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Hyperbolic cosine identity help!

  1. Jan 24, 2012 #1
    1. The problem statement, all variables and given/known data

    Show that cosh^2(x) = (cosh(2x) - 1)/2

    2. Relevant equations

    cosh(x) = (e^x + e^-x)/2

    3. The attempt at a solution

    I have attempted this multiple times and get the same results every time.
    Squaring cosh(x) I get 1/4(e^2x + e^-2x +2), which is i believe 1/4(cosh(2x) +2).

    Maybe i just can't see it but how it that equivalent to the identity above??
     
    Last edited: Jan 24, 2012
  2. jcsd
  3. Jan 24, 2012 #2

    lanedance

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    wait, so what are you trying to show?

    the first is just normal double angle cos and can be shown by looking at Re and Im of (e^(itheta))^2
     
    Last edited: Jan 24, 2012
  4. Jan 24, 2012 #3

    tiny-tim

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    welcome to pf!

    hi s.perkins! welcome to pf!:smile:
    erm :redface:

    cosh(x) = (e^x plus e^-x)/2 :wink:
     
  5. Jan 24, 2012 #4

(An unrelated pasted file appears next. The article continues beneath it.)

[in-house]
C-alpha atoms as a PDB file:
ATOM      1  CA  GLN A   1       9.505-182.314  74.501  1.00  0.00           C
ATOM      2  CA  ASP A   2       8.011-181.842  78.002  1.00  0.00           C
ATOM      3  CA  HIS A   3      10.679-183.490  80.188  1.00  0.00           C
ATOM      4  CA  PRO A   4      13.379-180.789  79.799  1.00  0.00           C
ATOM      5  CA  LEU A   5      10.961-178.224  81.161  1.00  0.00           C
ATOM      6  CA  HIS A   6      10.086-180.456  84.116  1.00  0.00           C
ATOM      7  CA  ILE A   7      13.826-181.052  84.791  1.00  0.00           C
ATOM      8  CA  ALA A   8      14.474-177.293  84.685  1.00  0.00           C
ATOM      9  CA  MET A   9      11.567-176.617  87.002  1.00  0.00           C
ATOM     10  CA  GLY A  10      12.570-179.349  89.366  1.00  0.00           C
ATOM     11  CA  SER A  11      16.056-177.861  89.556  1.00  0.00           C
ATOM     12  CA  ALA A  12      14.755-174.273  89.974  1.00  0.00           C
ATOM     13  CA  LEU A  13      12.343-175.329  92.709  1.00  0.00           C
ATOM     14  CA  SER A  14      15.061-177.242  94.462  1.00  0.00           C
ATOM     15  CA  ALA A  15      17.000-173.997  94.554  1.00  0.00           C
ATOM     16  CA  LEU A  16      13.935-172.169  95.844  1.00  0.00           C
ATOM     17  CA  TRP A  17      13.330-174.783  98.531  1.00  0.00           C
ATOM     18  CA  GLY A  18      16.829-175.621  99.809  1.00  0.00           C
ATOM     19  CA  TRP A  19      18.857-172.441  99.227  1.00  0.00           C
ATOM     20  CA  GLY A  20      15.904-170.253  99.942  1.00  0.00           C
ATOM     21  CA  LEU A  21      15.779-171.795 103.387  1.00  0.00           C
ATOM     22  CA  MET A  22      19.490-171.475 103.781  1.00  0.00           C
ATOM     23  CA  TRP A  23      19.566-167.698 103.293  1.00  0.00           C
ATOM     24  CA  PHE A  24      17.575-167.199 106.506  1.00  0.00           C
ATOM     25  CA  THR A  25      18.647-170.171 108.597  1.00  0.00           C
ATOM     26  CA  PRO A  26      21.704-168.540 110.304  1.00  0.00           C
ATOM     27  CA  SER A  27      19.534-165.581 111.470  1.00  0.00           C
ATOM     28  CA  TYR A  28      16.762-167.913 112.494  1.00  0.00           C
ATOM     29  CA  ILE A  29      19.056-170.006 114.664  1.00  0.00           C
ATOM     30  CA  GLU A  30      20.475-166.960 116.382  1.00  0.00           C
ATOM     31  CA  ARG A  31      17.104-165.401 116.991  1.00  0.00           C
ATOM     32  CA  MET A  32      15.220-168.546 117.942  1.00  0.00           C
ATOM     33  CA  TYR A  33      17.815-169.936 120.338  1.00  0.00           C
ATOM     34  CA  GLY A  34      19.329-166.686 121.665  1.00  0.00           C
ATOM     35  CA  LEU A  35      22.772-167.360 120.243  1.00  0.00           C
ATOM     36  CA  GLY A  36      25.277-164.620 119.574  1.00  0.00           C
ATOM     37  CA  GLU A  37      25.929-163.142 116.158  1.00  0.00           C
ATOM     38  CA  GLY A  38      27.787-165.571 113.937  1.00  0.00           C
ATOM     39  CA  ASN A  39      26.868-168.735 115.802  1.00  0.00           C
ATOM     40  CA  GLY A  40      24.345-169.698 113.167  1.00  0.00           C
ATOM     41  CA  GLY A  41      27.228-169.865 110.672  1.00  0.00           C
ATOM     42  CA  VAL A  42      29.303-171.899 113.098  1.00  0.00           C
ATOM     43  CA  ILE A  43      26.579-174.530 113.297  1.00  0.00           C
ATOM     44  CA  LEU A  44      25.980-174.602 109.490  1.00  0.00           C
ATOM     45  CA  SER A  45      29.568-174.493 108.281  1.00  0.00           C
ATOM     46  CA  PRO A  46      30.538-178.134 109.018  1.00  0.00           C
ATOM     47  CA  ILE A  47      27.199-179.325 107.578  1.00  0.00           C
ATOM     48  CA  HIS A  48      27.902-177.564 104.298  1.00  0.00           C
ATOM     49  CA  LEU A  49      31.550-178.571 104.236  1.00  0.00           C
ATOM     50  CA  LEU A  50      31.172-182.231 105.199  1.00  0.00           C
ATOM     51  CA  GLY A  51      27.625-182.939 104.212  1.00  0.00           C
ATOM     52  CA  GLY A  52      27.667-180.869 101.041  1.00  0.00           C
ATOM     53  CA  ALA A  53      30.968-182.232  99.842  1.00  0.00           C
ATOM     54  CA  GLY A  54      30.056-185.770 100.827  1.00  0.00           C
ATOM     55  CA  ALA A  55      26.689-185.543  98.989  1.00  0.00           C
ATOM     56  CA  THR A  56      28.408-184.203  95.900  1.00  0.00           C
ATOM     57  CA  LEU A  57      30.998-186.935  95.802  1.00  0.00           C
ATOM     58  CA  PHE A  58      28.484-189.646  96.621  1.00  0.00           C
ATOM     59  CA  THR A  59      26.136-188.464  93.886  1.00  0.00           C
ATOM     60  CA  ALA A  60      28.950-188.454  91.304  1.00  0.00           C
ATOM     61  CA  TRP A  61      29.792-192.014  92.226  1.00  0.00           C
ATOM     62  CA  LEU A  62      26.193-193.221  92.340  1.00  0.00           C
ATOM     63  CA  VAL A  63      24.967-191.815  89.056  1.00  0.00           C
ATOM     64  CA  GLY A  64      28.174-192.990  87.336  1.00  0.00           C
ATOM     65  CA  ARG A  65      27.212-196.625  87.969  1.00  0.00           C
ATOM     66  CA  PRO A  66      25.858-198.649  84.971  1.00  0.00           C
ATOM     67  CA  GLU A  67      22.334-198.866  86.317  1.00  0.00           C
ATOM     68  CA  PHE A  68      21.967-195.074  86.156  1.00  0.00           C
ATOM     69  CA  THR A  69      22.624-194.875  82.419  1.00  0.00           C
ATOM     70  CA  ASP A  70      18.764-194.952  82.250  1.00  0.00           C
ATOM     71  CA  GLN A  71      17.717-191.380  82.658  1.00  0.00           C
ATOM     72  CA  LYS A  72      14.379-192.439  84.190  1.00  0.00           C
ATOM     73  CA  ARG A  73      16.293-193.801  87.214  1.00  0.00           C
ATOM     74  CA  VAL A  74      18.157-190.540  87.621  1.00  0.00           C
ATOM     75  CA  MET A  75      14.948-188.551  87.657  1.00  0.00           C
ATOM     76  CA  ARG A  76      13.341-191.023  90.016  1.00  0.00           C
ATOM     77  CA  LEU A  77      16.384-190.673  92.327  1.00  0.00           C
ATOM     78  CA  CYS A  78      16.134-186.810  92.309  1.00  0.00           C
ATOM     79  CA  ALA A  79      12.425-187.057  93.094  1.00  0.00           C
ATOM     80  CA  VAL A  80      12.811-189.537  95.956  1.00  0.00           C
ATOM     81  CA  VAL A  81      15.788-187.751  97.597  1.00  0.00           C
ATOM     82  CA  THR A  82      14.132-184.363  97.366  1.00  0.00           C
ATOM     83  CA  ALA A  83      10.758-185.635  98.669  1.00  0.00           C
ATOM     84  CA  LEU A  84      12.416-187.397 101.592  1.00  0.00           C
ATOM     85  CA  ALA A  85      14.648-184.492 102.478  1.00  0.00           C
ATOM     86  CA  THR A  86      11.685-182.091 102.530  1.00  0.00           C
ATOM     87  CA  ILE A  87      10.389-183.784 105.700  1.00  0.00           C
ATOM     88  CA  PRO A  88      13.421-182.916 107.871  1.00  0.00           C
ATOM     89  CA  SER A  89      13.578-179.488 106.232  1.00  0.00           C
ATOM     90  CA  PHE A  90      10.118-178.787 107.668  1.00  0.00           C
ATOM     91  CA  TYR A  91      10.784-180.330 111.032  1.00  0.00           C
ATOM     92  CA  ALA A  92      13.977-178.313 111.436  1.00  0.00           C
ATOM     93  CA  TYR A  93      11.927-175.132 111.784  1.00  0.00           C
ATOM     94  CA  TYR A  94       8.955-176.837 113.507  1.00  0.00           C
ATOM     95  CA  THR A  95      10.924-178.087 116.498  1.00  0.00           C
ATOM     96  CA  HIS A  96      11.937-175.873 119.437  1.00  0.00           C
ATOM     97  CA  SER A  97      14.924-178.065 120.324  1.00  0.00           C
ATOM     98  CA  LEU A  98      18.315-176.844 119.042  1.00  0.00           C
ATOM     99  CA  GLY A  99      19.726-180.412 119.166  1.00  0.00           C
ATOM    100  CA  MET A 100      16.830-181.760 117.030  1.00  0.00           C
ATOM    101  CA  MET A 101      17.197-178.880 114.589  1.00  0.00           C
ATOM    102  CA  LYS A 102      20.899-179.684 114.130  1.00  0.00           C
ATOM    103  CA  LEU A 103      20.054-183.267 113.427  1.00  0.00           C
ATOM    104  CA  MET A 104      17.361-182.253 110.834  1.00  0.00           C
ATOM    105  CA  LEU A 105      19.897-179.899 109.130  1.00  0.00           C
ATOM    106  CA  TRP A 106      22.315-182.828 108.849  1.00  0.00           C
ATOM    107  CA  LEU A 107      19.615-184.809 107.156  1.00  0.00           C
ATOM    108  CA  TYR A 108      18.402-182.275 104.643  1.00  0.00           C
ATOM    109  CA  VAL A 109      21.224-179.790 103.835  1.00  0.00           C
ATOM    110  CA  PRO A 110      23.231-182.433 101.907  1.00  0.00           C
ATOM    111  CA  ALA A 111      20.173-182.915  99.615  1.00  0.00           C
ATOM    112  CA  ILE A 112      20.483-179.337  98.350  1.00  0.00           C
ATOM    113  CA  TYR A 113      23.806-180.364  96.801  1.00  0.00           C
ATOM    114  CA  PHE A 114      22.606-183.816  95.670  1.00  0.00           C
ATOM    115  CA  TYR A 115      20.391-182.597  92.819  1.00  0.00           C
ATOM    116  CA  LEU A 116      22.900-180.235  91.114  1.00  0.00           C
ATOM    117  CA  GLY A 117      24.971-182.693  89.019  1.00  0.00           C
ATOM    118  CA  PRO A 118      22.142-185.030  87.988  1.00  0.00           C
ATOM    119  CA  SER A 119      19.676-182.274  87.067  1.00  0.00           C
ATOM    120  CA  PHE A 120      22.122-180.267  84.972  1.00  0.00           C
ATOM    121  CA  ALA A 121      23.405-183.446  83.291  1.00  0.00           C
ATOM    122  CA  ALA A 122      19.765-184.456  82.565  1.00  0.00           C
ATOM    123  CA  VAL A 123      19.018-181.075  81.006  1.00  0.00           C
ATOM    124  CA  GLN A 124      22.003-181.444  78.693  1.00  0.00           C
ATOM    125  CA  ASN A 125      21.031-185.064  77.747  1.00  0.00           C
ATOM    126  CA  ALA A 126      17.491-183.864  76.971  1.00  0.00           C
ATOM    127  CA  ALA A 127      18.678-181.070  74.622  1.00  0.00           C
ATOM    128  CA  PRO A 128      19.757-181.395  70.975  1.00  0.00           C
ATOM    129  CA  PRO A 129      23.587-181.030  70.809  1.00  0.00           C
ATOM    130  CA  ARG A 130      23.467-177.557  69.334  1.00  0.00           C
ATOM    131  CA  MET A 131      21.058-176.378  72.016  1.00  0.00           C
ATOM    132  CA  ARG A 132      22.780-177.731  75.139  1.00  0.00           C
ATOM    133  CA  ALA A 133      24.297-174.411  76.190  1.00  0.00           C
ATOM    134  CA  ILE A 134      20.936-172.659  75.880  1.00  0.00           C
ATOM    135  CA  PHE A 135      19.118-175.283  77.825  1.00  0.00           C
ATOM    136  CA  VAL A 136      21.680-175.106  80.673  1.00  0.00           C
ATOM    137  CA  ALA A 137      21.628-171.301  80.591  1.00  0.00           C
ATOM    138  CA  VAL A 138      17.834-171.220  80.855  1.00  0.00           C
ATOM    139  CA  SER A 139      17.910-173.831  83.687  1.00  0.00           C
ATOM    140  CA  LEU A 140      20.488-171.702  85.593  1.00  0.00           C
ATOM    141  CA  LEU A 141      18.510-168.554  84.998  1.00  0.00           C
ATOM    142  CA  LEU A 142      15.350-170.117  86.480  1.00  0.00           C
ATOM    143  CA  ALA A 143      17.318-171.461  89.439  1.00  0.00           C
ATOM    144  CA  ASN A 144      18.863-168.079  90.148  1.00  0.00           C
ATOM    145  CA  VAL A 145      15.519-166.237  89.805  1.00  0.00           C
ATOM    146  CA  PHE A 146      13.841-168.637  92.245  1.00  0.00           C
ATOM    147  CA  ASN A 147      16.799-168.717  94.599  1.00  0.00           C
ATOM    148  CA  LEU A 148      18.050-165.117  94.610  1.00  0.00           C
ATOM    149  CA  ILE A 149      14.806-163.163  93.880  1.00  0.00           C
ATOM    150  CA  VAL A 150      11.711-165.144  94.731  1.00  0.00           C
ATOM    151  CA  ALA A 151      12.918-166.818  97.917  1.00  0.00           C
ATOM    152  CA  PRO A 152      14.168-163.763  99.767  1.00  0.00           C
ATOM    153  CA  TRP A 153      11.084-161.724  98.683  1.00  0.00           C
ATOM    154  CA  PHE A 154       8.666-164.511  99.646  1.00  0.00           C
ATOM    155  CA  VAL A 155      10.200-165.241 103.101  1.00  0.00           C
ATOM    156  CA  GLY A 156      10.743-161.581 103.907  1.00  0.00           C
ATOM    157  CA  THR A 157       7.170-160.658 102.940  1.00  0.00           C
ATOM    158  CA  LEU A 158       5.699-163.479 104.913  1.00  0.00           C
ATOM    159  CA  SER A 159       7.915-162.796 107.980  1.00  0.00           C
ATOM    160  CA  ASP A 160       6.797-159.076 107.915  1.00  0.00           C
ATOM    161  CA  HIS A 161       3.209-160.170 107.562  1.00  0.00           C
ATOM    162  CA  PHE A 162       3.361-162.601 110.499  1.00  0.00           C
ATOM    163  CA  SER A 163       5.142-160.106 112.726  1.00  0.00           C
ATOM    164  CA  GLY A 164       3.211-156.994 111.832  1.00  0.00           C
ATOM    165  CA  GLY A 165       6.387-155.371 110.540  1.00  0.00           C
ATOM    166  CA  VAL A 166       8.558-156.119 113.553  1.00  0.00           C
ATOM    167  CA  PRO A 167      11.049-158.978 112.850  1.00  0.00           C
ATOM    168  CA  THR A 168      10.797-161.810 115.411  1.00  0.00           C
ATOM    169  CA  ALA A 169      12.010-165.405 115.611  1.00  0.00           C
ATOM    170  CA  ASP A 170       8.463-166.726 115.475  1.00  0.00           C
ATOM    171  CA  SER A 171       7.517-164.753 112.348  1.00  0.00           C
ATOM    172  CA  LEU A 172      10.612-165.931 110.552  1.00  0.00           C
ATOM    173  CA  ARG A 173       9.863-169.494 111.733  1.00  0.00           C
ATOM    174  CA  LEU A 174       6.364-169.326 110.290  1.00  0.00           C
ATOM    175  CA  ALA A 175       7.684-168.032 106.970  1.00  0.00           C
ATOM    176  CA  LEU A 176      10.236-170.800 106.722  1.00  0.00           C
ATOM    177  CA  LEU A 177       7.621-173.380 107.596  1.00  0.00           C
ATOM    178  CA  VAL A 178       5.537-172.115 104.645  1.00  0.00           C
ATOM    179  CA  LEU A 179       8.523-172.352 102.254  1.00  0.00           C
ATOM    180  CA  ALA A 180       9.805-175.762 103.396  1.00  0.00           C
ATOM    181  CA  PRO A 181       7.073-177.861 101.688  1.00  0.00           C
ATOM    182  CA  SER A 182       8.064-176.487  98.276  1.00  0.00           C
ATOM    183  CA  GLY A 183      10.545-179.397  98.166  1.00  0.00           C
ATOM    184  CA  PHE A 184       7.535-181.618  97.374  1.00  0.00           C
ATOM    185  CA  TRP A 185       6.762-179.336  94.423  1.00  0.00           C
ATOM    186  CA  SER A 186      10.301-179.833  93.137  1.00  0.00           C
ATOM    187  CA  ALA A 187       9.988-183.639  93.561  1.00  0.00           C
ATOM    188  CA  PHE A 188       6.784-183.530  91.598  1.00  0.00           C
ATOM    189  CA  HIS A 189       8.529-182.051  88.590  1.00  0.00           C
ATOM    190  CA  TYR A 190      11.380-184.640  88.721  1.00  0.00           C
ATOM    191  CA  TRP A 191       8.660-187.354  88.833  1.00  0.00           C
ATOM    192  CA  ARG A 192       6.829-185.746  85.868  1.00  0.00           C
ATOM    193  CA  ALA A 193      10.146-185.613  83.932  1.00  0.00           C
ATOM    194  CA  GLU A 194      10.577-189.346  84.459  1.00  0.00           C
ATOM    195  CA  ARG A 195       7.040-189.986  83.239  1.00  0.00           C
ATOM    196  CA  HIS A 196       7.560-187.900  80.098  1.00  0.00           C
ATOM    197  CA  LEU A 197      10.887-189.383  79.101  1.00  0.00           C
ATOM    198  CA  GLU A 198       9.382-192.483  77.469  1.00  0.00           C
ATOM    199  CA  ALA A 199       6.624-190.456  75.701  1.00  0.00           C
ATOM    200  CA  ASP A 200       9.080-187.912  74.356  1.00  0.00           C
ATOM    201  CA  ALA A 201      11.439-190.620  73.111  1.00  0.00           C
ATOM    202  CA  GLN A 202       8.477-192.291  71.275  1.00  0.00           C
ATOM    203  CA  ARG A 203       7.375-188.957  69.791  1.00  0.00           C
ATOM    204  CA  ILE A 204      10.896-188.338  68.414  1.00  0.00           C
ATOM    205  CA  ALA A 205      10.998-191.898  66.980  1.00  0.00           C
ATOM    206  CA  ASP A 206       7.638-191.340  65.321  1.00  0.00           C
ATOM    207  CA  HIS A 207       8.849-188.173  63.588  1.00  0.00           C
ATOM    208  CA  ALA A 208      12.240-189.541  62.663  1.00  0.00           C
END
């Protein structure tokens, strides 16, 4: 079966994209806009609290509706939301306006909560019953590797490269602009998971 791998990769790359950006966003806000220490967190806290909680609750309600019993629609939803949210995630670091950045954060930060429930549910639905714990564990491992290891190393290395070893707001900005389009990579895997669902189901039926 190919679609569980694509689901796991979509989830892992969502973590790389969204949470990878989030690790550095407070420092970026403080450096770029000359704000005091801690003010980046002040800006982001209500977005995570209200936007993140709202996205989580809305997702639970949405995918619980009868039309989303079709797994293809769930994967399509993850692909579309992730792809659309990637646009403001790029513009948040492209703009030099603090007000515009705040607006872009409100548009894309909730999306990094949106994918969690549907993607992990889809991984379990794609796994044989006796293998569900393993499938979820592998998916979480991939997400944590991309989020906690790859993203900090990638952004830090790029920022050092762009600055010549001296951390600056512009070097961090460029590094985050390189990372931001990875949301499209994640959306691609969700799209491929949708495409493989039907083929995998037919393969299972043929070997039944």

lanedance

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    looks like the correct form has been used in the square, but also don't forget the factor of 2 as well...
    cosh(2x)=(e^(x)+e^(-2x))/2
     
  6. Jan 24, 2012 #5
    Sorry fixed the typo. I did include the 1/2, when its squared you get a 1/4 in front.
     
  7. Jan 24, 2012 #6

    lanedance

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    might as well use equals as its a bit clearer what you're trying

    here should be

    cosh(x)^2
    = (e^2x + e^-2x +2)/4
    = (2(e^2x + e^-2x)/2 +2)/4
    = (2cosh(2x) +2)/4
    = (cosh(2x) +1)/2

    which is a valid identity, as shown by adding th two below together
    cosh(x)^2- sinh(x)^2=1
    cosh(x)^2+sinh(x)^2=cosh(2x)
    which gives
    2cosh(x)^2=cosh(2x)+1
     
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